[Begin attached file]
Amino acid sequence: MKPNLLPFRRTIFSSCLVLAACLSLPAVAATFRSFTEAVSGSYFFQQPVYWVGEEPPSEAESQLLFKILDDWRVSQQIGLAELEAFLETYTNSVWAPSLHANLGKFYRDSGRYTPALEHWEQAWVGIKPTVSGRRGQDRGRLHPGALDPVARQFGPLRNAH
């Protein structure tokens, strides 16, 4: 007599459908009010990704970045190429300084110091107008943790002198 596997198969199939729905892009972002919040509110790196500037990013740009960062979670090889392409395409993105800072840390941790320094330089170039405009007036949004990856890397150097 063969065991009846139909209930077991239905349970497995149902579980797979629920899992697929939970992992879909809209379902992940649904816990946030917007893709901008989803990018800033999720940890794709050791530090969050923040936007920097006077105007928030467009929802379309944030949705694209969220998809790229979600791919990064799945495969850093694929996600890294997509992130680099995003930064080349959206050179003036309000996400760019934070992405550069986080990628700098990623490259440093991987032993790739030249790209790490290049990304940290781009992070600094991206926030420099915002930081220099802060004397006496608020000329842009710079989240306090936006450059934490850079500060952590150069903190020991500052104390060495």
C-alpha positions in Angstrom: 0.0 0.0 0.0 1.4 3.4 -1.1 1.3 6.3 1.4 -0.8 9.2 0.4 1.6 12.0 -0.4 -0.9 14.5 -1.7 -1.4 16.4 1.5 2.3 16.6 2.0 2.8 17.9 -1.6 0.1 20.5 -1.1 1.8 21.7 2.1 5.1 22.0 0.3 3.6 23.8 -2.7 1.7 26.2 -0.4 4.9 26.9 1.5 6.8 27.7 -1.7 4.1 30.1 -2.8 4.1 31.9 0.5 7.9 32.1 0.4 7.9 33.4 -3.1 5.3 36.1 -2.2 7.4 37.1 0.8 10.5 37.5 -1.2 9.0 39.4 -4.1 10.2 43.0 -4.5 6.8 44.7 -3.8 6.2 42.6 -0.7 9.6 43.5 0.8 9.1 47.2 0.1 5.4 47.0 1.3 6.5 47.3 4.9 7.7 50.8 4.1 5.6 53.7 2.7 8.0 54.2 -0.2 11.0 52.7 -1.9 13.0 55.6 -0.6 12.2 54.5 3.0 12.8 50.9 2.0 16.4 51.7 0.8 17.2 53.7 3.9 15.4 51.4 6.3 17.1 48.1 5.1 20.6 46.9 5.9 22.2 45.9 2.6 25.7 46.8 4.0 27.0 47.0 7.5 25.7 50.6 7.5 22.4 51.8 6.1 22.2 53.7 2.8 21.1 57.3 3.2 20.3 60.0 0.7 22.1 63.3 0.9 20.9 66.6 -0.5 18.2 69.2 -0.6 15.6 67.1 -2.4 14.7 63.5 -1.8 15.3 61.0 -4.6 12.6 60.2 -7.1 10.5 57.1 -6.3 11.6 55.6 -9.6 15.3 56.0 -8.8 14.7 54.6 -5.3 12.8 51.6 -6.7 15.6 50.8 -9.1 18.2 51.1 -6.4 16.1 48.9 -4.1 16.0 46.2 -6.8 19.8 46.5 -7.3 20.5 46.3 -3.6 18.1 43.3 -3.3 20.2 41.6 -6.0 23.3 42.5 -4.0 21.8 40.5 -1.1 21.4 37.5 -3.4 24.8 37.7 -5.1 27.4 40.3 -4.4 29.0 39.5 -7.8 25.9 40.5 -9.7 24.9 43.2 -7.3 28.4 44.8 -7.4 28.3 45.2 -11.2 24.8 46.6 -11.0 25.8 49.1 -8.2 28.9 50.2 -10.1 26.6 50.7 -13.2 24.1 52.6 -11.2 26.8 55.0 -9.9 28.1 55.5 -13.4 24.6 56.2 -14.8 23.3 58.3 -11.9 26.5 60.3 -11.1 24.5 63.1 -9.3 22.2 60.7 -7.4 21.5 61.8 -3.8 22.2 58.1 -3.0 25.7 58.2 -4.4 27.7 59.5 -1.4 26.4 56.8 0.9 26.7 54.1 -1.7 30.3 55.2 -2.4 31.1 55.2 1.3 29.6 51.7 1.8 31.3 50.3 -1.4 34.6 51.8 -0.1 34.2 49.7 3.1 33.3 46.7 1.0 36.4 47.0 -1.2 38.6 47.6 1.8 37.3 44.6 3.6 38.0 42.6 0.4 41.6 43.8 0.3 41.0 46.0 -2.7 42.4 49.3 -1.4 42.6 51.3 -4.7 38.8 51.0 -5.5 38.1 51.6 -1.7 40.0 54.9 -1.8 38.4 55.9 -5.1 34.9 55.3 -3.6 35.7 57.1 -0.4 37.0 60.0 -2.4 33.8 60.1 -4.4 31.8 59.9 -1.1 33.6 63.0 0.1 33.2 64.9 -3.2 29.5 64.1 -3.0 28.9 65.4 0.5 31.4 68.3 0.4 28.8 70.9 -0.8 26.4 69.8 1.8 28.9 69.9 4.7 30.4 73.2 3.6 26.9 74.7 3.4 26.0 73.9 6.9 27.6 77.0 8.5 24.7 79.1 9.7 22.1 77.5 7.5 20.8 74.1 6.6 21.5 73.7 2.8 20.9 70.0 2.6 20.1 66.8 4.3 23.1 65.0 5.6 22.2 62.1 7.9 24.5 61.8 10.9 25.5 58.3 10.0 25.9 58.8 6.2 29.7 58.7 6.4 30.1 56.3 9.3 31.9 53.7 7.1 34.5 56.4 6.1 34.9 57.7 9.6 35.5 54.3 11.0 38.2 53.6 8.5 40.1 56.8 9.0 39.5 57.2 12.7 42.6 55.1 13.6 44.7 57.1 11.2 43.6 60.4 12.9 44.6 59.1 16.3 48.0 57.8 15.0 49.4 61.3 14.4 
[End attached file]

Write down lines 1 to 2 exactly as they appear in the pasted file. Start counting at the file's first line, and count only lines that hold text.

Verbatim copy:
Amino acid sequence: MKPNLLPFRRTIFSSCLVLAACLSLPAVAATFRSFTEAVSGSYFFQQPVYWVGEEPPSEAESQLLFKILDDWRVSQQIGLAELEAFLETYTNSVWAPSLHANLGKFYRDSGRYTPALEHWEQAWVGIKPTVSGRRGQDRGRLHPGALDPVARQFGPLRNAH
């Protein structure tokens, strides 16, 4: 007599459908009010990704970045190429300084110091107008943790002198 596997198969199939729905892009972002919040509110790196500037990013740009960062979670090889392409395409993105800072840390941790320094330089170039405009007036949004990856890397150097 063969065991009846139909209930077991239905349970497995149902579980797979629920899992697929939970992992879909809209379902992940649904816990946030917007893709901008989803990018800033999720940890794709050791530090969050923040936007920097006077105007928030467009929802379309944030949705694209969220998809790229979600791919990064799945495969850093694929996600890294997509992130680099995003930064080349959206050179003036309000996400760019934070992405550069986080990628700098990623490259440093991987032993790739030249790209790490290049990304940290781009992070600094991206926030420099915002930081220099802060004397006496608020000329842009710079989240306090936006450059934490850079500060952590150069903190020991500052104390060495």